|Rediff India Abroad Home | All the sections|
The Rediff Cricket Interview / Zaheer Khan
'I was sure I would comeback'
August 10, 2007
In the second part of his interview with Harish Kotian, Zaheer Khan [Images] talks about his comeback and what made him start bowling round the wicket:
Some experts are comparing you with Wasim Akram. Like him, you bowled so well round the wicket and swung the ball both ways from that angle. How was it possible?
Wasim Akram is a great bowler. He is the greatest left-arm bowler the world has ever seen. It is a privilege that people are comparing me with him. But that also definitely puts a lot of pressure on me and I hope I will be able to do justice to do that.
Again, everything comes back to bowling more and getting control. Akram told me that he used to practice a lot, bowl a lot in the nets. Whenever he would get an opportunity he would keep bowling, trying to learn different things. He said he would try and do something with the ball if nothing was happening off the wicket. I got that opportunity when I was playing in county matches; I got an opportunity to experiment with things.
It started after Bangladesh, when I was bowling wayward. To balance that I started to bowl round the wicket. After that I tried it when I played first class cricket in India. I have been bowling round the wicket very often if there is some reverse swing.
Have you bowled so many overs round the wicket ever before in your career?
I must have bowled in some first class game [in India]. But when the ball is swinging that much it is a good option.
How difficult was it to shorten your run-up midway through your career?
I was tending to jump quite high with the long run-up. That was also causing me some injury worries and problems. If you recall, I was getting injured very often in those two years after the 2003 World Cup. A lot of people were telling me then that the high jump could be contributing to my frequent injury breakdowns.
When I was talking to Dennis Lillee, he told me that at some stage of my career I should be looking to cut down on my run-up because I was not getting much from it. That is because I was not really accelerating that much. Dennis advised me about that long ago, but because I was playing international cricket regularly I did not want to take a chance. These are things that you want to work on.
When I was struggling with injuries and was out of the team I played domestic matches in India. That's the time I got the opportunity and worked on it. The first time I tried it [the short run-up] was in a domestic match two or three years back. I took about 30 wickets in the tournament [2005 Duleep Trophy] and West Zone were the champions.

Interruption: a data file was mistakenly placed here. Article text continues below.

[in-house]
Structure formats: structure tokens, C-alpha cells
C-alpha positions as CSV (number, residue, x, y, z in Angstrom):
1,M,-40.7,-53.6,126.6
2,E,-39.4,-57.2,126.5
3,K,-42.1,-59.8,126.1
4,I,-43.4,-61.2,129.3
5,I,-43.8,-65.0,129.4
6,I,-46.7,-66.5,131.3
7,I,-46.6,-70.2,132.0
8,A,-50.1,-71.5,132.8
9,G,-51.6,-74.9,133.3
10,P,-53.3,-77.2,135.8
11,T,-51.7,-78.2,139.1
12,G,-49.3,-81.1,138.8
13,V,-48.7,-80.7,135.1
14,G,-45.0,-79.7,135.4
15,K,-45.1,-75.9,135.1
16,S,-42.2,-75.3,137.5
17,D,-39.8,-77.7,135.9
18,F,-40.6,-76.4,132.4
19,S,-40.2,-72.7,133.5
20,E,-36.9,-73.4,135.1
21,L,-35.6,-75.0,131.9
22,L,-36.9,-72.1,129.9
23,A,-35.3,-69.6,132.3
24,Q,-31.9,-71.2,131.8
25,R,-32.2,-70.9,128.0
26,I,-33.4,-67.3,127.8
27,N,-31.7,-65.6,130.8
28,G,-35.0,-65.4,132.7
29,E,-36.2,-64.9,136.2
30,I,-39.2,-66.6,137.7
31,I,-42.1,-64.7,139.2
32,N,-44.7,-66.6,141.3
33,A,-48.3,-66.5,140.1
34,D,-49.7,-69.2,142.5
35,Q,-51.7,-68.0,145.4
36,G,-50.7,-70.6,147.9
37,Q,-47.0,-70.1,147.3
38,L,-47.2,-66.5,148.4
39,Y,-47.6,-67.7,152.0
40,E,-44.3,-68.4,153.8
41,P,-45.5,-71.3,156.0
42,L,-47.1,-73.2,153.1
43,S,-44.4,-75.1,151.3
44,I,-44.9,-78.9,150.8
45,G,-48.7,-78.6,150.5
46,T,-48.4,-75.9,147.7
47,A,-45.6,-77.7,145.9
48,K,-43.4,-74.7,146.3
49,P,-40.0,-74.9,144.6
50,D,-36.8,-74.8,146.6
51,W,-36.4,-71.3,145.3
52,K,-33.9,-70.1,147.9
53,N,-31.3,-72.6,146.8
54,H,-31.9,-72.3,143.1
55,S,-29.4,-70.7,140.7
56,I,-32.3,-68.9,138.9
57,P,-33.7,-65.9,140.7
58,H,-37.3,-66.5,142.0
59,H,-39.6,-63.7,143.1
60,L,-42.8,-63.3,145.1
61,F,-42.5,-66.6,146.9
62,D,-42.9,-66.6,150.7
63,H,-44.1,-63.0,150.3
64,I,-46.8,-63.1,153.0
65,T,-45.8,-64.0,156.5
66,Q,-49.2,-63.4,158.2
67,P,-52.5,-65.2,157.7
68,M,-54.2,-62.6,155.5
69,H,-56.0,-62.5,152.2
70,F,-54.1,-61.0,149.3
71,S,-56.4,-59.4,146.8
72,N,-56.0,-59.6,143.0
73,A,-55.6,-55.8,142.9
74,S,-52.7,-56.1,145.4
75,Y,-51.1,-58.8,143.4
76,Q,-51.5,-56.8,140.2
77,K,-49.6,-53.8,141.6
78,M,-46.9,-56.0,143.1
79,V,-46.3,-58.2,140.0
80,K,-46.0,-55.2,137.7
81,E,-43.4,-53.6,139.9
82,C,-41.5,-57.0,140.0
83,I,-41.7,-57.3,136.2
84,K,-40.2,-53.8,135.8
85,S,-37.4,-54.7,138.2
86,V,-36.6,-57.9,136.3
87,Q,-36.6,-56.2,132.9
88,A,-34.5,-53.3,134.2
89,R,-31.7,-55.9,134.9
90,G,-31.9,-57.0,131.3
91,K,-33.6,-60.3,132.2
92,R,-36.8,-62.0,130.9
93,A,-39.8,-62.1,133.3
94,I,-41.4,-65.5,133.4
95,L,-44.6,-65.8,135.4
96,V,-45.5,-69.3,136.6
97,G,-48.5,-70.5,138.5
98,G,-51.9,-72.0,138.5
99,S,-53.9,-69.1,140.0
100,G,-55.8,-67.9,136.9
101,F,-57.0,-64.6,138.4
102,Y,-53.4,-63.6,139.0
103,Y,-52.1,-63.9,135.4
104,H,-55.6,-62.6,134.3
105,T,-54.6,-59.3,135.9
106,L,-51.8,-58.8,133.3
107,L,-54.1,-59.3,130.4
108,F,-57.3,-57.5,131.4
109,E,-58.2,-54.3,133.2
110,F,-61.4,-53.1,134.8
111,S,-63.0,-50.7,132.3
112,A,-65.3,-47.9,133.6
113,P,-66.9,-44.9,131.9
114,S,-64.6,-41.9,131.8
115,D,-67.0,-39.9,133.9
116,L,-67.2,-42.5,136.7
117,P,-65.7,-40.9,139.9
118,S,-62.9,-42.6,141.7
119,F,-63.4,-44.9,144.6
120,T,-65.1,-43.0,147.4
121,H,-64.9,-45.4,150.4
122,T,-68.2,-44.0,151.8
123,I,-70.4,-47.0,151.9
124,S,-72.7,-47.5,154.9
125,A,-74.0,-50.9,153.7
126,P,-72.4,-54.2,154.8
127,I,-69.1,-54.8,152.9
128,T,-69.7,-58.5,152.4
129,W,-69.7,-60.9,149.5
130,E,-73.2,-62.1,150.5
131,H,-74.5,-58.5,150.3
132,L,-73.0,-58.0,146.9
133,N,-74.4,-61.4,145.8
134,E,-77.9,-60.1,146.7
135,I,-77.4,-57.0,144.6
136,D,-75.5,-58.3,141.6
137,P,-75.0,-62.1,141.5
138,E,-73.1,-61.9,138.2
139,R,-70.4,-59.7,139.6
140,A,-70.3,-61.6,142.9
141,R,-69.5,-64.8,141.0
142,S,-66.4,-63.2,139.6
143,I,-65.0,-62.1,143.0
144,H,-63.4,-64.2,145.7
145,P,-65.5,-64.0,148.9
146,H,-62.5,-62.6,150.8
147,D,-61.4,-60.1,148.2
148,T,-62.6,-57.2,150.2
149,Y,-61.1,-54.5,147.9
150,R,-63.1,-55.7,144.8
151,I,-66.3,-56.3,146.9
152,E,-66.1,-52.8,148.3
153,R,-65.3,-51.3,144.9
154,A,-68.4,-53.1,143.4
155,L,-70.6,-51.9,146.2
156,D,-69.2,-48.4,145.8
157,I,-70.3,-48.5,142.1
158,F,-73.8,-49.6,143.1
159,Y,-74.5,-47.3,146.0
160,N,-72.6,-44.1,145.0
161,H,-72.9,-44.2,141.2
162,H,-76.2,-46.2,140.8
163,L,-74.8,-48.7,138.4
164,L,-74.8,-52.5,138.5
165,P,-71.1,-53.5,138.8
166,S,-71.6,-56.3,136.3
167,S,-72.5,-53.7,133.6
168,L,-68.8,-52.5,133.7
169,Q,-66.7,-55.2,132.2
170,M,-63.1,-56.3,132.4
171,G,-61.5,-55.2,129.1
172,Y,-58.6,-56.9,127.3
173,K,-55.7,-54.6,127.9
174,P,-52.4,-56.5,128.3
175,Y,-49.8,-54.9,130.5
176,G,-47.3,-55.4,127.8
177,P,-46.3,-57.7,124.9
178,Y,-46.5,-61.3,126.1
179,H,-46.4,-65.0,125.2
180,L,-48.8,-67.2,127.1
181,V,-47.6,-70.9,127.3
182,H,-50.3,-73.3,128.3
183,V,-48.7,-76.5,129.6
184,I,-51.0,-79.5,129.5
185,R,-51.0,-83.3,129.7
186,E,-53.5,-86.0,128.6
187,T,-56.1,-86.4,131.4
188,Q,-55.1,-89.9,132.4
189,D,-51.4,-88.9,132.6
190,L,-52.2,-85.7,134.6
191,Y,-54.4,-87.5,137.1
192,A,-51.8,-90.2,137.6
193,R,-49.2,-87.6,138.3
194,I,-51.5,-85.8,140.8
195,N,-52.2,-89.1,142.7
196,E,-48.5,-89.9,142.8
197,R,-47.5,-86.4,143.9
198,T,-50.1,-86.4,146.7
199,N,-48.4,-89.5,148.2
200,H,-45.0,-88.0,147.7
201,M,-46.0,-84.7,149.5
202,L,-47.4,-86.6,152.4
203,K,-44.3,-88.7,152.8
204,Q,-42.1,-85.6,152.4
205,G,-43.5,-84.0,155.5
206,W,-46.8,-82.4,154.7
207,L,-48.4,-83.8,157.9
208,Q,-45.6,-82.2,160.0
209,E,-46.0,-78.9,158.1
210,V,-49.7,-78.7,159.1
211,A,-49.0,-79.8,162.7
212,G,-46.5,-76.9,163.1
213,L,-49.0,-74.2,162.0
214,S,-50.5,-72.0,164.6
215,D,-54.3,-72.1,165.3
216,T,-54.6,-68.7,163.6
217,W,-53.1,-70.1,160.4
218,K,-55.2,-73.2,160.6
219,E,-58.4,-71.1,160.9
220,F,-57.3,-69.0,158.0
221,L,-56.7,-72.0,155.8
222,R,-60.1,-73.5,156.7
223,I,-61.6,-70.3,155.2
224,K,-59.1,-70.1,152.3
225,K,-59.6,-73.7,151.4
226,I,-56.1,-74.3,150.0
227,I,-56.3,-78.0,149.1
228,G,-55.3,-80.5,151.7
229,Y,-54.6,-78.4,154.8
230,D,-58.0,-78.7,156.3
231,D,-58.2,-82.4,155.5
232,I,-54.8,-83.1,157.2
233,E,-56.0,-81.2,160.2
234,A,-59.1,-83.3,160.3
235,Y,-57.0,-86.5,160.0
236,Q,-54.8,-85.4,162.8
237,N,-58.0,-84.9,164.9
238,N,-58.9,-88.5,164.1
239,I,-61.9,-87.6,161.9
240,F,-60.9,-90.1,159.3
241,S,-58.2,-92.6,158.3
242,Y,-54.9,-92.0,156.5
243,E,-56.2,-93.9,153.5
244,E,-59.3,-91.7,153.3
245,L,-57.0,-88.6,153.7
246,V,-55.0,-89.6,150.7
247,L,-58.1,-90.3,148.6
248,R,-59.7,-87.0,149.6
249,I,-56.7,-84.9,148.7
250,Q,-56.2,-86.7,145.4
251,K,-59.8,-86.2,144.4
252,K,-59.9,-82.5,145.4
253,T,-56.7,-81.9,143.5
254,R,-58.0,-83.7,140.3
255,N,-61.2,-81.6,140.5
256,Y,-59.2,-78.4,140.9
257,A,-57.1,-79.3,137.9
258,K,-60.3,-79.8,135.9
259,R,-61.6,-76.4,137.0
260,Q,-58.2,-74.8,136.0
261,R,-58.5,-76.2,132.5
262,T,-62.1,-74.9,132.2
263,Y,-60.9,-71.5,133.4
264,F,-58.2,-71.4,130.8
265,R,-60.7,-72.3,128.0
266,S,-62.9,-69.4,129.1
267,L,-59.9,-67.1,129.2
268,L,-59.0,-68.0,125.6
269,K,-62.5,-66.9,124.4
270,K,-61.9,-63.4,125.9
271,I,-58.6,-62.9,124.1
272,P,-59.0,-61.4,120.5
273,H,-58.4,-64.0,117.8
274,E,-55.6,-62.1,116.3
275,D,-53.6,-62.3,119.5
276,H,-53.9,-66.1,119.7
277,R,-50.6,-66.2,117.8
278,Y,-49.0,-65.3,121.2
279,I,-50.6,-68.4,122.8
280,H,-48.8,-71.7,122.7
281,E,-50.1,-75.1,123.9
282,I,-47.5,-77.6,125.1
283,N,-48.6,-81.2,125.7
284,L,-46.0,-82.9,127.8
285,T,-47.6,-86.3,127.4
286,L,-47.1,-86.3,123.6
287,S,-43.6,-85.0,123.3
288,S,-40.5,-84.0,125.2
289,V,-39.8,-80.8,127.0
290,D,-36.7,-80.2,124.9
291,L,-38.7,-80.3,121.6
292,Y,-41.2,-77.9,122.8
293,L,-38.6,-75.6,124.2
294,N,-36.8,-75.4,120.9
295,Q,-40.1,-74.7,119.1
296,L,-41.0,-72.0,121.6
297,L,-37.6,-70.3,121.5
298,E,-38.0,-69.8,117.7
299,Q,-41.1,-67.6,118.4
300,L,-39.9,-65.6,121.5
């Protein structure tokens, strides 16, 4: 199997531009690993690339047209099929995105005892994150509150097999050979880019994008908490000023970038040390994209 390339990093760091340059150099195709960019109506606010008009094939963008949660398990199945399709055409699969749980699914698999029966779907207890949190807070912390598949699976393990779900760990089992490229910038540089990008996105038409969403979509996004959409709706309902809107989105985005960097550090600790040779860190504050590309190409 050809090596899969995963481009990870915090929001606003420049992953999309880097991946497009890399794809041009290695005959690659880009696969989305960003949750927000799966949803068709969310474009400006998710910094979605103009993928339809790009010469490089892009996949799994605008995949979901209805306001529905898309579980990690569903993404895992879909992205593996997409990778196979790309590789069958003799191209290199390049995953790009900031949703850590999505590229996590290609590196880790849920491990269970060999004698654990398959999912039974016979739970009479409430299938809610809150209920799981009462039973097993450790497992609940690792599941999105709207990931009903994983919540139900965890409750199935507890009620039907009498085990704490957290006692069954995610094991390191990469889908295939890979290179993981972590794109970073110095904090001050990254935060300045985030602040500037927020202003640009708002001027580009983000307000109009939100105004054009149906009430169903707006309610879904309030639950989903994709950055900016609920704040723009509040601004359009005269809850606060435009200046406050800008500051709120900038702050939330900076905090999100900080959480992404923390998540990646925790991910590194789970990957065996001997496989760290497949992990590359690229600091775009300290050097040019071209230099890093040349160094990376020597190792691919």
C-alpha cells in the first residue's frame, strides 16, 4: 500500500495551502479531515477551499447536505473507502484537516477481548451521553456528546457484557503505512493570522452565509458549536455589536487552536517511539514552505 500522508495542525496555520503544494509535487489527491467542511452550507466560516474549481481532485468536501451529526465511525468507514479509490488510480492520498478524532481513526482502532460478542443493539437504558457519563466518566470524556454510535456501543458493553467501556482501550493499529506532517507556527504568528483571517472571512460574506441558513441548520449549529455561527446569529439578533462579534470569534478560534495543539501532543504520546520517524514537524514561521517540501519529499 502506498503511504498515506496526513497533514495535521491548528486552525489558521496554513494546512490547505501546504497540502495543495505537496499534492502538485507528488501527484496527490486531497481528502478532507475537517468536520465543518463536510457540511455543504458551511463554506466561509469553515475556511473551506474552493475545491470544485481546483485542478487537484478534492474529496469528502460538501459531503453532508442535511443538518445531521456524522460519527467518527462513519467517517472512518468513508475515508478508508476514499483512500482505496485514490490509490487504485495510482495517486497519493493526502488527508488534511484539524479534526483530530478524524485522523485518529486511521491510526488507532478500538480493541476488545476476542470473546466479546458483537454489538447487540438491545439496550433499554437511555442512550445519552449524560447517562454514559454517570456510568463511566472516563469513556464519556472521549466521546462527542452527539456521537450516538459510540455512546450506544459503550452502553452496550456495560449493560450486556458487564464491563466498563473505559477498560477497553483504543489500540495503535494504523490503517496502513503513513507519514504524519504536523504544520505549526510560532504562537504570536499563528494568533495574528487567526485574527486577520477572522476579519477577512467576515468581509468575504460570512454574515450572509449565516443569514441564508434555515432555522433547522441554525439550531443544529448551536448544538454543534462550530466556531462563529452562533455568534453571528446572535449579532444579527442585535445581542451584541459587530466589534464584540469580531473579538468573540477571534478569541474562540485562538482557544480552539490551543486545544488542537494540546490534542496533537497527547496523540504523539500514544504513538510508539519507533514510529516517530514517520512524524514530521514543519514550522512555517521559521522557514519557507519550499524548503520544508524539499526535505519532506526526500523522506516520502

In that first match I bowled from a short run-up because I had a slight muscle strain and I was not able to run a long distance. But I was still part of the match and so I thought let me bowl from a short run-up; I got six wickets in the second innings, and said to myself why not continue, because I was bowling effectively and everyone said I was able to swing the ball and hit the bat at a decent pace. I decided that I would continue with it.
Since returning to the Indian team last year for the tour to South Africa your performances have been top-notch. How delighted are you with it?
Obviously, I am very happy that things have gone well for me. At the same time it also means responsibility on me to go forward now. A lot of top series are coming up, so I am just keeping my focus and rhythm going. I am not giving myself any break and keeping in touch with the game.
How did it feel coming back into the team. Was there any extra pressure on you during your first tour after the comeback, in South Africa?
I have been playing international cricket for long now. I was struggling in between, but I always had faith in my abilities. I was in good rhythm in the county matches too [last year] but the first few matches [in South Africa] were important, as when you play after a long time the pressure is always there.